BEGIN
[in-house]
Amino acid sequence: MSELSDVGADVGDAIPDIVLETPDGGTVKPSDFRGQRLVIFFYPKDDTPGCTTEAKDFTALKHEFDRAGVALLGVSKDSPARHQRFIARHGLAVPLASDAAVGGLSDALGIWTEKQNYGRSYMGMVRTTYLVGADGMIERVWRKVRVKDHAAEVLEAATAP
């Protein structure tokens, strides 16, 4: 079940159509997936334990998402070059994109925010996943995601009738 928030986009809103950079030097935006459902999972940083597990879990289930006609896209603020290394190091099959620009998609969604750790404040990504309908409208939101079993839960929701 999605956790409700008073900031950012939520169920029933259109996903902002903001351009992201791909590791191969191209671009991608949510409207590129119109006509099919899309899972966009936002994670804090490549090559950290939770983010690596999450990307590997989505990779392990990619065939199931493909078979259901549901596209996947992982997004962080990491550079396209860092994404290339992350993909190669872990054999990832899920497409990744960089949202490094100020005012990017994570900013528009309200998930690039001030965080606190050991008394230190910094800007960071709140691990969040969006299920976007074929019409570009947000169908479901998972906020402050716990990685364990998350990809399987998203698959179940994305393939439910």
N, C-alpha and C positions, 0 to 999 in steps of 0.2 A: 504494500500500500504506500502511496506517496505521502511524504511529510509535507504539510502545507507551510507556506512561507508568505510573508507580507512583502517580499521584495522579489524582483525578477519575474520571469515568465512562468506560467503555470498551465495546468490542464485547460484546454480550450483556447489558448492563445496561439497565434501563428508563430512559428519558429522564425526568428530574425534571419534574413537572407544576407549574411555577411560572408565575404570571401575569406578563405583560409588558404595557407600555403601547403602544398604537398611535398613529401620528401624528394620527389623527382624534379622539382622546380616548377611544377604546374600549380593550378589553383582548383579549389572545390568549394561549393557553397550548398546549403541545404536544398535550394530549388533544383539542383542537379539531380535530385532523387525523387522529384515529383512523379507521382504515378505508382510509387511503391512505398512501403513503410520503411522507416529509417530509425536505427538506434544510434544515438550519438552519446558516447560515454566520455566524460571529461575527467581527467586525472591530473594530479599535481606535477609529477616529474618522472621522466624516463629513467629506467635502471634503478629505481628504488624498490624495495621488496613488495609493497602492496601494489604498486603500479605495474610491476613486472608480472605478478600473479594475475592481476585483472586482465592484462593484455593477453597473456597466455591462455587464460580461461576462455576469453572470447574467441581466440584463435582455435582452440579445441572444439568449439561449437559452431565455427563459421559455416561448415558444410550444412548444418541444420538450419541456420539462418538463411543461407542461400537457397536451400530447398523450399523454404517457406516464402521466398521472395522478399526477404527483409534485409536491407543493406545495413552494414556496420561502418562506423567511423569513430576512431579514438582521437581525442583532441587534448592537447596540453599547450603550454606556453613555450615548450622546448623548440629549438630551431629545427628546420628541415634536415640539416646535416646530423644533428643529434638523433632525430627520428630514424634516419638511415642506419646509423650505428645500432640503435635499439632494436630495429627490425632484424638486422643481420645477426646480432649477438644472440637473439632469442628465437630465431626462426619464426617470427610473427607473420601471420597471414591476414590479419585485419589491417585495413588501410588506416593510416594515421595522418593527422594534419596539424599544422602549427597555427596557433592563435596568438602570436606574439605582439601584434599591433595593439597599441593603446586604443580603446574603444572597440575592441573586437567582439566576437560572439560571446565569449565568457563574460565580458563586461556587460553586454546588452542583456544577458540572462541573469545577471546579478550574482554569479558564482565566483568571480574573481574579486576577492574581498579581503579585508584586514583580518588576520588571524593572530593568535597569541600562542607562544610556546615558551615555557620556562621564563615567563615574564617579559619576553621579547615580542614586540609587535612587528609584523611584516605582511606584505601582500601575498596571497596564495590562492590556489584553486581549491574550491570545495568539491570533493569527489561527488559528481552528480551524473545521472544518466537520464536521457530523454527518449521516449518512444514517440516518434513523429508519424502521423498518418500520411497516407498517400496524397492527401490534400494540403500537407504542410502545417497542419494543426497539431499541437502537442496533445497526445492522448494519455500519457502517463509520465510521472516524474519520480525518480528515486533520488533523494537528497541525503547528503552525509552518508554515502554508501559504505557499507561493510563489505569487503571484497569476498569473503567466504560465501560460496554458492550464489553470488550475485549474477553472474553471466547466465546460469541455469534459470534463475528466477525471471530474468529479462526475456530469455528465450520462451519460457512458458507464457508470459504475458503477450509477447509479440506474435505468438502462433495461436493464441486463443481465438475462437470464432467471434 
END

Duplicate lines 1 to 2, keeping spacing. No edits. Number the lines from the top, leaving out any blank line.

[in-house]
Amino acid sequence: MSELSDVGADVGDAIPDIVLETPDGGTVKPSDFRGQRLVIFFYPKDDTPGCTTEAKDFTALKHEFDRAGVALLGVSKDSPARHQRFIARHGLAVPLASDAAVGGLSDALGIWTEKQNYGRSYMGMVRTTYLVGADGMIERVWRKVRVKDHAAEVLEAATAP